“Bad practices when collecting it generate a great impact on ecosystems, and extraction methods end up removing the sand, causing us to lose kilometers and kilometers of beach,” explains van Tussenbroek. As the biologist explains, “a little bit of sargassum does no harm, it even helps to fix the sand, but a lot of it causes its erosion.” When the sargassum accumulates on the shores, it forms a knot of decomposing organic matter that suffocates the rest of the species, including the marine mantles, which are responsible for reducing the destructive force of the waves, thus protecting the coastline against onslaught of the sea
The brown macroalgae displace these meadows from the shore, dragging the grasses inland and making the coastal slope, in the absence of extracted sand, increasingly steeper. “That is why it is important to improve these sargassum collection practices and continue looking for applications. Energy The use of algae as a raw material to produce bioenergy is another very promising application”, announces the biologist.
Bioenergy, sustainable fashion, haute cuisine and therapeutic use
The rapid growth and high yield, as well as the ability to capture CO2 of these pelagic species, among other characteristics, is already being used to produce the so-called third-generation biofuels: bioethanol, biodiesel, biopellets and biomethane. According to the experts who are investigating it, such as the team at the Yucatan Scientific Research Center that has developed a prototype methodology to produce it, bioenergy derived from algae is considered a more sustainable option than those that use crops such as corn, cane sugar and oilseeds.
Mexico is not the only country that is profiting from the uncontrolled growth of macroalgae. Among other examples, companies such as the Costa Rican C-Combinator are also investigating the use of sargassum to obtain energy. “And there are initiatives that take advantage of it for the production of bioplastics and construction material,” says van Tussenbroek. In addition to being a good candidate for the construction of buildings with sustainable architecture, sargassum is already used for the production of fibers and dyes in the textile and footwear industry, in cosmetics and haute cuisine as an emulsifying and thickening ingredient, and even for produce craft beer, as demonstrated by the collaboration between a group of researchers from the University of Texas and the Galveston Island Brewery company, which created the alcoholic beverage based on macroalgae.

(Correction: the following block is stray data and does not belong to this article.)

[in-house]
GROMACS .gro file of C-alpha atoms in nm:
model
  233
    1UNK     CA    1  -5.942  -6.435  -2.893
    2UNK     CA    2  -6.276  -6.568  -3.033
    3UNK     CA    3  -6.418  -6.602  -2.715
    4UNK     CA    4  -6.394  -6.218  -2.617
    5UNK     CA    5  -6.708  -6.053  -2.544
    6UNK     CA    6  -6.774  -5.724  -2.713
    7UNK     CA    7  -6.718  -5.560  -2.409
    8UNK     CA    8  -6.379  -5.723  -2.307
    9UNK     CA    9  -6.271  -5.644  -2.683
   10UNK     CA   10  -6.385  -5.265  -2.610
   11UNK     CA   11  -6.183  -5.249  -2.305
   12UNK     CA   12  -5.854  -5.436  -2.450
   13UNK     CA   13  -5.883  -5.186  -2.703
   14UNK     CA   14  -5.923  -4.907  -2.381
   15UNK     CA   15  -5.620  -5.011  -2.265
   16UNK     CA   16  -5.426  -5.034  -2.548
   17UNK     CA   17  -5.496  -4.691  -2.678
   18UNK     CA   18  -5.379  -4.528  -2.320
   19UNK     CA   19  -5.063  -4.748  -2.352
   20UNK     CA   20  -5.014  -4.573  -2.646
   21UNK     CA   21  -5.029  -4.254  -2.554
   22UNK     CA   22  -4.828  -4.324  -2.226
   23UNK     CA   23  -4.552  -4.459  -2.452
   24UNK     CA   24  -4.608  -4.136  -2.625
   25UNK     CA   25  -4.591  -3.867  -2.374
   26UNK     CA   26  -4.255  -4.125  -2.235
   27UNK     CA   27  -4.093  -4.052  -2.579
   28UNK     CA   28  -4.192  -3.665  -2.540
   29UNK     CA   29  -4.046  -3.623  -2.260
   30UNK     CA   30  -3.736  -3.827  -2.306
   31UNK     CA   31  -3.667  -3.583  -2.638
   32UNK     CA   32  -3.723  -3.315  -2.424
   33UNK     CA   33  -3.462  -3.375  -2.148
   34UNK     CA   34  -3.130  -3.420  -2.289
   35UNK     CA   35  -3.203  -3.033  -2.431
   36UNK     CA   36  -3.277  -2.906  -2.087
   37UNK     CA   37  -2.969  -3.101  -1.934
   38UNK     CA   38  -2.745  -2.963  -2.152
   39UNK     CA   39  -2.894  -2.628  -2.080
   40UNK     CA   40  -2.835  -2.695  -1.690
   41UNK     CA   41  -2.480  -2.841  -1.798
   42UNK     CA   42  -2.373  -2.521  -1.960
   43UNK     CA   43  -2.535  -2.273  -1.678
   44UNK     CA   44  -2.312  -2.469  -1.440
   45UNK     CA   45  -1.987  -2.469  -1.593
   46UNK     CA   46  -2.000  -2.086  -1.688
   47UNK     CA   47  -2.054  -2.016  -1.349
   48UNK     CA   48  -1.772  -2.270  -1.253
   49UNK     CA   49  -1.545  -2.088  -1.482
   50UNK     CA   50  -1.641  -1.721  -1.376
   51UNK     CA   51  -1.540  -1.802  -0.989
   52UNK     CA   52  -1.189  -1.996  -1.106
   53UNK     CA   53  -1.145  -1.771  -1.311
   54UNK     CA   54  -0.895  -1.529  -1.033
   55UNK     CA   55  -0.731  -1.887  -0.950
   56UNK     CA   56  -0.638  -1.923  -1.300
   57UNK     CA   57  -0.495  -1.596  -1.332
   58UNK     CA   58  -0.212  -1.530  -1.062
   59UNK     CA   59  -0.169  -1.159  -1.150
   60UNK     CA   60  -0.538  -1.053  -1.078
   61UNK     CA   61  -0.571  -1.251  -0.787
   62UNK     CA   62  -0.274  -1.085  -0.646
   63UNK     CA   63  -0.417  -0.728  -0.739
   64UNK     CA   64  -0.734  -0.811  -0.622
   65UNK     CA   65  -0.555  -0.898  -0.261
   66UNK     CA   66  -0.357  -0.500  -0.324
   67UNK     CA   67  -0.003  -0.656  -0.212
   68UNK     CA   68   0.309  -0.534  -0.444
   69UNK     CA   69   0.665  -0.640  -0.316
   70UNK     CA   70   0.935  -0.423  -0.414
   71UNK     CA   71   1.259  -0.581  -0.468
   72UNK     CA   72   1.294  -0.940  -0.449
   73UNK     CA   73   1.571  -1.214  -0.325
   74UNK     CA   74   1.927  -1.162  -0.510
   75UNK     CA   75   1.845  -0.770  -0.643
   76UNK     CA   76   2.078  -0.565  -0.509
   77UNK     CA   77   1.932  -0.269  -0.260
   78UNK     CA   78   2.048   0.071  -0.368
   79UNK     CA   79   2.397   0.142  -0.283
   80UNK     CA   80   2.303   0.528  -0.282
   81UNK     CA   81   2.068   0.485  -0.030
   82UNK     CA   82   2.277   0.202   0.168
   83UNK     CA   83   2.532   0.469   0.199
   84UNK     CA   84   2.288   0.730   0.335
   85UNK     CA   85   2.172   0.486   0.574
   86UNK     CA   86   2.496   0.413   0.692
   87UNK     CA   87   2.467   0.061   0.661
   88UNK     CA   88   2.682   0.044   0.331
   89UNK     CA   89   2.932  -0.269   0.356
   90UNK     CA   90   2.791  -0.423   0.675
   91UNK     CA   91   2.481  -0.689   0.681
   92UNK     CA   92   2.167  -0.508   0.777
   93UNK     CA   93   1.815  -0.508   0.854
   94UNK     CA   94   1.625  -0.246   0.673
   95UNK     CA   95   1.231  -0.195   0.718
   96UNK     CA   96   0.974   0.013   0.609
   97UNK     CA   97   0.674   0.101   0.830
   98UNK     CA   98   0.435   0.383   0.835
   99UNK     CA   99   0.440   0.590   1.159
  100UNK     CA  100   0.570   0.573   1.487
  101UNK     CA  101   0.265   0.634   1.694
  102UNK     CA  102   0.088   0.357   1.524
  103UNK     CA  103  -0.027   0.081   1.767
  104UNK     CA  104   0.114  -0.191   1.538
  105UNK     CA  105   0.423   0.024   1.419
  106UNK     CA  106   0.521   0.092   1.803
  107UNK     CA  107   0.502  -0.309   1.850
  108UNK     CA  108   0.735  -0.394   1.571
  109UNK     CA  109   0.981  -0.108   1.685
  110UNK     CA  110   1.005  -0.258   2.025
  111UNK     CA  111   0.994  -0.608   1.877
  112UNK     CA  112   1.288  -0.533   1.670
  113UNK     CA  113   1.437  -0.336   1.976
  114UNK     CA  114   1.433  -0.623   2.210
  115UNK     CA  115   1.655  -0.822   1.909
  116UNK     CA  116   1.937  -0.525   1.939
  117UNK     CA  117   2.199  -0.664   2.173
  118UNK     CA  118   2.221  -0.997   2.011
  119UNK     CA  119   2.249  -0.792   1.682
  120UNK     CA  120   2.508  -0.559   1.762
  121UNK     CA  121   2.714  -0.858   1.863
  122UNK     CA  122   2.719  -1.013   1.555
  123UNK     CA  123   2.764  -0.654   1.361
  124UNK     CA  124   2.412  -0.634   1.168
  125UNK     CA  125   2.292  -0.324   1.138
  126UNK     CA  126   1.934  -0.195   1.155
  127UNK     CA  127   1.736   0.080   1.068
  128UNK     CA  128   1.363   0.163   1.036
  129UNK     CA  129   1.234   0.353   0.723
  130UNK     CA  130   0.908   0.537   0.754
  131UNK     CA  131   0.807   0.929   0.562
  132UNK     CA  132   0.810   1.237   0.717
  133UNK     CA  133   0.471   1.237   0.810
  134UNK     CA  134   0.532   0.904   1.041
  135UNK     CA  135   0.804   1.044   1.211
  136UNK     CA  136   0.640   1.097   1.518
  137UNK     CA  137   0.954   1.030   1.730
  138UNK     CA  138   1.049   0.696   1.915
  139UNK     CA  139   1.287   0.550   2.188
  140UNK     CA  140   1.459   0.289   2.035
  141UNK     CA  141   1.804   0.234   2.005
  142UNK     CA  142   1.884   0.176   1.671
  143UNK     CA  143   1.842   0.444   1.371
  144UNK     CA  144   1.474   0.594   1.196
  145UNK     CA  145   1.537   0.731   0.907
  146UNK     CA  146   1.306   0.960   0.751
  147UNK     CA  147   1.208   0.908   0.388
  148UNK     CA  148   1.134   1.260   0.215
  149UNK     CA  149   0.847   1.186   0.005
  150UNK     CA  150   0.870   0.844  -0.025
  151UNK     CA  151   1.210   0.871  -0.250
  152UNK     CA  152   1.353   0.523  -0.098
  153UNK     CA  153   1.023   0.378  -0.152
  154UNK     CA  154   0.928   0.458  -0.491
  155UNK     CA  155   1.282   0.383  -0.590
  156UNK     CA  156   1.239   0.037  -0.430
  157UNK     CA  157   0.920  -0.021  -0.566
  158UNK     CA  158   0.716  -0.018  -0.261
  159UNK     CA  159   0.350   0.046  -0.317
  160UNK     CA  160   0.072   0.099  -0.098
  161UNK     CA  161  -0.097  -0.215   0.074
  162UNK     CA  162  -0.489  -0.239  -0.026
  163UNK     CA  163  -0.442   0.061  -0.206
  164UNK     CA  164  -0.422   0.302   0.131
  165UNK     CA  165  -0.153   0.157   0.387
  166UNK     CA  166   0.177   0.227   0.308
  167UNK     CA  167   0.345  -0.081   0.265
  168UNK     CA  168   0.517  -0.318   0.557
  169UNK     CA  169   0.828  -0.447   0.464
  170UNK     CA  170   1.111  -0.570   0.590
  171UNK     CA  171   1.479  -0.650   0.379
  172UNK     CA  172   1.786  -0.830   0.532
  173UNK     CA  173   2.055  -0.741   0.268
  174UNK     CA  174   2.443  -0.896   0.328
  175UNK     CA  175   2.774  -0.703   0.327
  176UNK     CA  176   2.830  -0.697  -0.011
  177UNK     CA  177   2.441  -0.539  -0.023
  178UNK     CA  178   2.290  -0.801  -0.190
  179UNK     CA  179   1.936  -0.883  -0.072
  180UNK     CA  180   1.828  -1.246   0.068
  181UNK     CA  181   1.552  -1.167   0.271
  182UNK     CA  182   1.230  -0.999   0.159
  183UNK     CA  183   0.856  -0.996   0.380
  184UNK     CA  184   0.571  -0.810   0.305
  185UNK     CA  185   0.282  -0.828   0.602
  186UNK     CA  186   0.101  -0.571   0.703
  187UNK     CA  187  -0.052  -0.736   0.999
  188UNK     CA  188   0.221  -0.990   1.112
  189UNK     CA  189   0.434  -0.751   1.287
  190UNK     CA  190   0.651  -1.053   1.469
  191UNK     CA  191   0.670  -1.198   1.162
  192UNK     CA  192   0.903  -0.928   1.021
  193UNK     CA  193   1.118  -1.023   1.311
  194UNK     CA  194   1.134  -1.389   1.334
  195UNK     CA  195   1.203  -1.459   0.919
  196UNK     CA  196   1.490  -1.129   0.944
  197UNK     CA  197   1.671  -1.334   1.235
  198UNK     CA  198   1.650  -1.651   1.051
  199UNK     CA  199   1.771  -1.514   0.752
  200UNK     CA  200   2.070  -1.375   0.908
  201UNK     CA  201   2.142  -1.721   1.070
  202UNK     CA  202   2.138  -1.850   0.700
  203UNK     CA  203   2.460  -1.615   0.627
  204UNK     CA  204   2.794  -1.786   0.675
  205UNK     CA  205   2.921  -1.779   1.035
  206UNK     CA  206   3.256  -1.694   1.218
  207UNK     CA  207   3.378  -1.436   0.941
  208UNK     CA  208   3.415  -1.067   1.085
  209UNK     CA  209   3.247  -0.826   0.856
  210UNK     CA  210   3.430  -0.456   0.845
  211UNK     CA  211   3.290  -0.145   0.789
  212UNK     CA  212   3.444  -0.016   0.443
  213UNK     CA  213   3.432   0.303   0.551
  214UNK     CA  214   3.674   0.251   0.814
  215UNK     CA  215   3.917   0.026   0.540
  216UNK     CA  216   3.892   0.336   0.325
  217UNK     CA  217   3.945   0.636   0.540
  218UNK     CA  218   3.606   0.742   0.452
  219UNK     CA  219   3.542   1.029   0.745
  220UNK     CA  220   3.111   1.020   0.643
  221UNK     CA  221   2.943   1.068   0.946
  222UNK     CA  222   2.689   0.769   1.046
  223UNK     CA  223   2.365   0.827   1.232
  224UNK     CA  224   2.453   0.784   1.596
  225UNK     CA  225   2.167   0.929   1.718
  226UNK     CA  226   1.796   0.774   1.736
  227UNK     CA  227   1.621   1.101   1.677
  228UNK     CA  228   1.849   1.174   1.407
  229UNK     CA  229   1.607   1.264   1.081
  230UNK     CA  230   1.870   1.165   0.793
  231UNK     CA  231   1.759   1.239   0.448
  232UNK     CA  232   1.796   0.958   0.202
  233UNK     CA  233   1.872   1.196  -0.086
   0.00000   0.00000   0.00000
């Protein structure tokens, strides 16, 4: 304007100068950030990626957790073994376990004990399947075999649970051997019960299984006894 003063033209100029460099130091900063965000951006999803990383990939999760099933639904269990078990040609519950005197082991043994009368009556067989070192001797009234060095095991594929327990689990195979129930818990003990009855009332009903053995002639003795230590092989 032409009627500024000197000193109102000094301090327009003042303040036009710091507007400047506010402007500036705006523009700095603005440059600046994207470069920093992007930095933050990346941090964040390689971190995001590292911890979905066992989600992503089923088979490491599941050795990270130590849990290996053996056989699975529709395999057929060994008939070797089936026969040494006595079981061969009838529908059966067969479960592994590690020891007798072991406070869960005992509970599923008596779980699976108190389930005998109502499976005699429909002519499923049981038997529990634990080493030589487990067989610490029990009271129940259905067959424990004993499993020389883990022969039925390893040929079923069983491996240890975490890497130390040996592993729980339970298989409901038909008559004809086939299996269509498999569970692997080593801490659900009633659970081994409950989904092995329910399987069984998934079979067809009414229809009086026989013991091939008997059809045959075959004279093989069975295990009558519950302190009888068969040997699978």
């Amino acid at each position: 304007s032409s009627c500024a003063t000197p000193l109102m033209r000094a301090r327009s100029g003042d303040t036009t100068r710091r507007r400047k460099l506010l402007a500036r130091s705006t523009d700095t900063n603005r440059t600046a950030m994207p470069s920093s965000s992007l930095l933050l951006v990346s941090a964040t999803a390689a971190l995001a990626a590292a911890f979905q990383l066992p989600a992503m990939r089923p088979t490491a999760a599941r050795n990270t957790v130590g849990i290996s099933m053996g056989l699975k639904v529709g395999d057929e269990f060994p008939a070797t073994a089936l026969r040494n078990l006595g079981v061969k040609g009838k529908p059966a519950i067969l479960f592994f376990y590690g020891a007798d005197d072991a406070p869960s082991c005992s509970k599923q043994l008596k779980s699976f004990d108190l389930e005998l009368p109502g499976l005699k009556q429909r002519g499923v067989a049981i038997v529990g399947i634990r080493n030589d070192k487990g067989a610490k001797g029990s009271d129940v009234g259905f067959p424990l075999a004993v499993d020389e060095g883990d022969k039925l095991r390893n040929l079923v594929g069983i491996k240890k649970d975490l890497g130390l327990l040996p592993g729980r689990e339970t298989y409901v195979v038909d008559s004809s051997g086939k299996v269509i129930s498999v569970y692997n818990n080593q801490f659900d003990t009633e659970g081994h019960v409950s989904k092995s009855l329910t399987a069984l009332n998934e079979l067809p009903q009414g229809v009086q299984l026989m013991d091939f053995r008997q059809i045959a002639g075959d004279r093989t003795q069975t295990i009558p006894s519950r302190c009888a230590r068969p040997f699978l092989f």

But, if there is a field in which the possibilities of this marine vegetable that is causing so much ecological and economic damage stand out, it is the pharmacist, who is allocating resources to investigate the properties of the impurities left over from the extraction process of its biopolymers due to its action antitumor.
The obstacles and legal limbos for the commercialization of sargassum
As stated by some of the businessmen and experts consulted, the biggest problem in taking advantage of sargassum by both the private and public sectors is the difficulty in managing permits to trade it. “As it is a very recent phenomenon, there is a legal vacuum and the procedures are very confusing and complicated. And when there is no legislation, there is no transparency”, laments the biologist. “And a black market is already being created around these algae,” warns Romero.
Another drawback is that the vast majority of initiatives that have gone ahead so far “are on a small scale, and to solve this problem, the commercialization of sargassum at an industrial level is required,” says Rodríguez. In Mexico, for example, it is estimated that only 10% to 20% of sargassum is being used. “Which means that 90% stays on the coast, damaging the ecosystem,” says van Tussenbroek. For her, the landscape of brown vines sweeping the beaches, “has already become normal in most of the regions that make up the Caribbean.”
“We must not forget that this phenomenon is an algal bloom, that is, an incredibly unpredictable event,” recalls the expert. “Just as we did not imagine years ago that it could expand as it has, we cannot predict its behavior in the future either: although it is necessary to attack the big problem from somewhere, dedicating oneself to sargassum is still a risky business activity. ”.